“I will say goodbye, cousins. I leave tomorrow for Arca.”
Ajalon gave him a mocking salute but Sem stepped forward.
“You don’t have to go, Amis,” he said softly, “stay with us.”
Amis looked at him and for a moment his expression lightened but the mocking face of Ajalon appeared over Sem’s shoulder.
Amis shook himself.
“Why would I?” he snapped and strode out.
Ajalon shut the door behind Amis with a firm click and turned.
“Phew! Old Amis has outdone himself tonight.”
“I don’t think that was well done,” Rija stood with folded arms, “why did you treat him so rudely? All he did was try to help Sambeth.”
Ajalon looked at her with a significant eye, “She was a bit abrupt with him earlier herself”
Sambeth looked startled, not understanding his meaning. He raised an eyebrow.
“I saw you extricate yourself in one smooth move.”
Colour stole into her cheeks. Her mother had taught her a secret defence, a way of hand to hand fighting to be used in dire straits, to protect life and limb. She shouldn’t have used that move to shake off Amis earlier. She had panicked. And then, when she needed it against Rian, he’d held her immobile.
Sem frowned at her, “Amis was holding you when Queen Norea tried it on earlier?”
Something within her was reluctant to tell him but she eventually nodded. Sem said nothing more but his face wore a troubled look.
Sambeth lifted both hands to her face forcing back her distress and took a deep breath, “I think there was more to this. That man, Rian, he mentioned instructions. I guess from Queen Norea.”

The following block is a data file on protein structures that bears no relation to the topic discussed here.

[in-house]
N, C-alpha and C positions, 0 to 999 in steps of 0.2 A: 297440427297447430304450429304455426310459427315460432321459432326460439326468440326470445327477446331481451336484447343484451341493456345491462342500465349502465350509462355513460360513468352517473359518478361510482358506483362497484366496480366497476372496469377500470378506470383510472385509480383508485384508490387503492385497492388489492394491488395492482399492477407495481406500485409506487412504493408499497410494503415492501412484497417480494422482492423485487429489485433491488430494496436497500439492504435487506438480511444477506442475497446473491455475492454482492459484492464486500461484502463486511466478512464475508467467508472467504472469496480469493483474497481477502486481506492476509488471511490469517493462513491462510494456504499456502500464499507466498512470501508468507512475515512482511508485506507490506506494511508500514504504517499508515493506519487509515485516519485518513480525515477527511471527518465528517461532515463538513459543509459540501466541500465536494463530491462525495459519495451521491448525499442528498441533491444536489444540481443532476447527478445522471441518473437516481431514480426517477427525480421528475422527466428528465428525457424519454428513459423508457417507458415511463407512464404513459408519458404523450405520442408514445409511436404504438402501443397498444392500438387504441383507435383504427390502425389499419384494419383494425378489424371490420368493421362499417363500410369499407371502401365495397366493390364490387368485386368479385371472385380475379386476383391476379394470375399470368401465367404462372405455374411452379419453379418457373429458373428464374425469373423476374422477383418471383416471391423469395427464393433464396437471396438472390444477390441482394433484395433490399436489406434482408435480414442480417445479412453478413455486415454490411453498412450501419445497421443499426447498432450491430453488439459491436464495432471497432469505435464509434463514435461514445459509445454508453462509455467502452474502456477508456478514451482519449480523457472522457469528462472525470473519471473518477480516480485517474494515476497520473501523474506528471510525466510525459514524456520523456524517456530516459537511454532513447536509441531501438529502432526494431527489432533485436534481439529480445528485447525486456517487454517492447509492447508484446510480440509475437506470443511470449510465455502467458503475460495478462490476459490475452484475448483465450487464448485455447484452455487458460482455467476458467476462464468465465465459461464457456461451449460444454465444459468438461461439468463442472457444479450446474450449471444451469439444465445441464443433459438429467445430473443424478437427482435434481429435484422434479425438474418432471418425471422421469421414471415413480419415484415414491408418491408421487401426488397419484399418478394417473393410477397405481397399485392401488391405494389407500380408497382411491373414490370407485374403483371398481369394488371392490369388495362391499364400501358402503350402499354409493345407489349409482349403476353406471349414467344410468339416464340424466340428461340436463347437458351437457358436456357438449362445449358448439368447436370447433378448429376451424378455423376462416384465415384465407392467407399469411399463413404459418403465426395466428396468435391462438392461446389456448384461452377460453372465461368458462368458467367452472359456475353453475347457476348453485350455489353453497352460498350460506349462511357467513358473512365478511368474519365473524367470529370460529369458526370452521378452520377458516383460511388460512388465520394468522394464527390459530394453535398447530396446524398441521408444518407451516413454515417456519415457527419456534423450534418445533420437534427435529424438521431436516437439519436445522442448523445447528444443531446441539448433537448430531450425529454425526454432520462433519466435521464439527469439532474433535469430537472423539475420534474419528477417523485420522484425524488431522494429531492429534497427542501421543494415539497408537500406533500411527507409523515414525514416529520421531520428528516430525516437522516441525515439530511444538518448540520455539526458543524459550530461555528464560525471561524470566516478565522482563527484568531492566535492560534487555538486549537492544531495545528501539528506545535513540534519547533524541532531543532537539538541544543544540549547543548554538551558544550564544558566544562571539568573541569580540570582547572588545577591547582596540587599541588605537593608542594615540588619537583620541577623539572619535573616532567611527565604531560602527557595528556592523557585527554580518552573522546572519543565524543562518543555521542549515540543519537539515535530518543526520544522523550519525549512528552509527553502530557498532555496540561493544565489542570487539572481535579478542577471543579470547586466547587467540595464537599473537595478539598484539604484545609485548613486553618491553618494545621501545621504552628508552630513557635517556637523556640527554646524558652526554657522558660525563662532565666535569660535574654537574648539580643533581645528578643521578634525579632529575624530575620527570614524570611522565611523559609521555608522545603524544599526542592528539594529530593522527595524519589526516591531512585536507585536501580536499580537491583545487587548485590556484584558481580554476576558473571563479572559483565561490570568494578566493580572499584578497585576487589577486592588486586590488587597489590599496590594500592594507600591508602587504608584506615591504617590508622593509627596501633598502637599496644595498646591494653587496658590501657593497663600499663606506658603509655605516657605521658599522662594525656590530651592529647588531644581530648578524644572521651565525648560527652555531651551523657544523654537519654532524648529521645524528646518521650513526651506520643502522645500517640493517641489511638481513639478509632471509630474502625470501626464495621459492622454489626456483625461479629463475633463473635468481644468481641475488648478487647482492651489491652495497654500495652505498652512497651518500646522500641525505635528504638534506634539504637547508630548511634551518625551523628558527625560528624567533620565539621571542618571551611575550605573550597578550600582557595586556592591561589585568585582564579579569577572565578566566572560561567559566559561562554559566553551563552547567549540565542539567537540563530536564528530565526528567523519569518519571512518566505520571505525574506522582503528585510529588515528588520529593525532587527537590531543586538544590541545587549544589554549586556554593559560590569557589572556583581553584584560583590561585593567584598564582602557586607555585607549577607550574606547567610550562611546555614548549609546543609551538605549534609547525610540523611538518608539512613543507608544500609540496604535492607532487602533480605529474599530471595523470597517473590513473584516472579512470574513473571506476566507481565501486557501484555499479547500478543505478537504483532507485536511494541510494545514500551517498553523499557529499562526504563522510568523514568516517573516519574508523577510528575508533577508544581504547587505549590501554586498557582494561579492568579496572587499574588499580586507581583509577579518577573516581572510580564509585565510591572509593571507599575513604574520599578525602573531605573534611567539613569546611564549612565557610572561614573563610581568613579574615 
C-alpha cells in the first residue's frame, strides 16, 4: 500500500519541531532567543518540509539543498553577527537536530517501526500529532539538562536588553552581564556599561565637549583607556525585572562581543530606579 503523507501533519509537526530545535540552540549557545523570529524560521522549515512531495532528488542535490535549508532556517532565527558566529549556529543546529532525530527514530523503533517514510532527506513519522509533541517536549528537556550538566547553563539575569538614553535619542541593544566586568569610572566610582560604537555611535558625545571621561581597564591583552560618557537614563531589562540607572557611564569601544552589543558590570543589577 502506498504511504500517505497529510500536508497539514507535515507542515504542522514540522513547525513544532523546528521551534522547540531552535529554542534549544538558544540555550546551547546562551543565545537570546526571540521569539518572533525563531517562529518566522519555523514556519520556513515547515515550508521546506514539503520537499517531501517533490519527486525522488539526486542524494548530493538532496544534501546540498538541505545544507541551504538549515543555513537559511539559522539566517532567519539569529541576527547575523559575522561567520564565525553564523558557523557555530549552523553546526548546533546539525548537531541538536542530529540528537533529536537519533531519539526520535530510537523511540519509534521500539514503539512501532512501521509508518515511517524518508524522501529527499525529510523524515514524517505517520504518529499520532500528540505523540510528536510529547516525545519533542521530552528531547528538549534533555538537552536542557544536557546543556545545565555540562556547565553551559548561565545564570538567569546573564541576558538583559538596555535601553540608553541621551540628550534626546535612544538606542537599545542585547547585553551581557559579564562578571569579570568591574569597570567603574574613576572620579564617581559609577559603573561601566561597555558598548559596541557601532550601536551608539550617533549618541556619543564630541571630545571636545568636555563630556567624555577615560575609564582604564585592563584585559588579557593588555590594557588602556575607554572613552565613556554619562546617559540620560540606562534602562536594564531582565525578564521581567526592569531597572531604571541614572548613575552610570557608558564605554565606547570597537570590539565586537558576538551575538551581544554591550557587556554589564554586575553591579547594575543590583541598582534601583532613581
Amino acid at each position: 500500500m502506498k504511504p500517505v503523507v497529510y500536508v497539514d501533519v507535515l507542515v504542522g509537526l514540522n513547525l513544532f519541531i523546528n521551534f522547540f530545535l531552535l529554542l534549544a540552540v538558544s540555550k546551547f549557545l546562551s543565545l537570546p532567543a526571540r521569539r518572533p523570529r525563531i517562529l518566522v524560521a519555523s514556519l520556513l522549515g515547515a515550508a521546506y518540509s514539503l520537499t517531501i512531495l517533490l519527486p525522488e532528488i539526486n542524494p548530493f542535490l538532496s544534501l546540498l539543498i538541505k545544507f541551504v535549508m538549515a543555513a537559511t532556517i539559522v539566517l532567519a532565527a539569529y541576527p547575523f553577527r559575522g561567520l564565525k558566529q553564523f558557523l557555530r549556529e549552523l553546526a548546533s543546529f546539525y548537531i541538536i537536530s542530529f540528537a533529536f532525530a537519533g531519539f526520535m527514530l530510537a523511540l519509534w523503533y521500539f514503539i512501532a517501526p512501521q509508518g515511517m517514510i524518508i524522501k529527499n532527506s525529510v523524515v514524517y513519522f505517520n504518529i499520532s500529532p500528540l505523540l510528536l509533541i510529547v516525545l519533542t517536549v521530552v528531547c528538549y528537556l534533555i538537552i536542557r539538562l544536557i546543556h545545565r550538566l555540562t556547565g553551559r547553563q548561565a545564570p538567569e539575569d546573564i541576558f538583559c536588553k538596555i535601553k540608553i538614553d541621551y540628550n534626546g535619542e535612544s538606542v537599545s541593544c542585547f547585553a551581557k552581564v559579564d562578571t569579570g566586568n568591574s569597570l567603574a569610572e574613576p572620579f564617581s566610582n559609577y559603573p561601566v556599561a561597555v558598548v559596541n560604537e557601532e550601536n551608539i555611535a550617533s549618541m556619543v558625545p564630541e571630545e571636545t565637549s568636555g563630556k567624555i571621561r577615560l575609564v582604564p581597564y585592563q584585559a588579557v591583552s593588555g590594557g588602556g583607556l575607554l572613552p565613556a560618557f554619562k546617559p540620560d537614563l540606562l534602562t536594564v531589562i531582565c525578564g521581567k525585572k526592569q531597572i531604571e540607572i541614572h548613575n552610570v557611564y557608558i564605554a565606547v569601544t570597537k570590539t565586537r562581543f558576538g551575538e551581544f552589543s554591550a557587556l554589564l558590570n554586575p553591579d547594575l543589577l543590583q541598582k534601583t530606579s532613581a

She looked around at each one of them and settled on Rija.
“She intends to take us by any means necessary, Rija, and sell us to Proximus.”
“Amis wouldn’t do it,” Sem said flatly. He turned burning eyes to Ajalon, “although you make it impossible for him to choose our side, brother.”
“I don’t think she would seriously snatch them right here in Tetrahin,” Ajalon said slowly. He was deep in thought, “however, things have changed. Her people have grown much bigger and stronger in recent years. Our aunt isn’t the same person she used to be.”
“And neither is Amis,” it was Jaffith, speaking for the first time. His quiet face was set, “I don’t trust him. The sooner he and all the people of Bashan are out of Tetrahin, the better.”
Ajalon nodded tapping a fingernail on his teeth.
Jaffith spoke again, looking at his brothers in turn, “We need to speak to our father. Aj, Sem, let’s get these ladies back to their chamber.”
“It doesn’t have a lock!” Sambeth protested, “Rija won’t be safe there.”
“Neither of you are safe,” Sem said, “I will leave Agnor with you. He’ll sleep across the door. No one will get in. We must go and speak with our father.”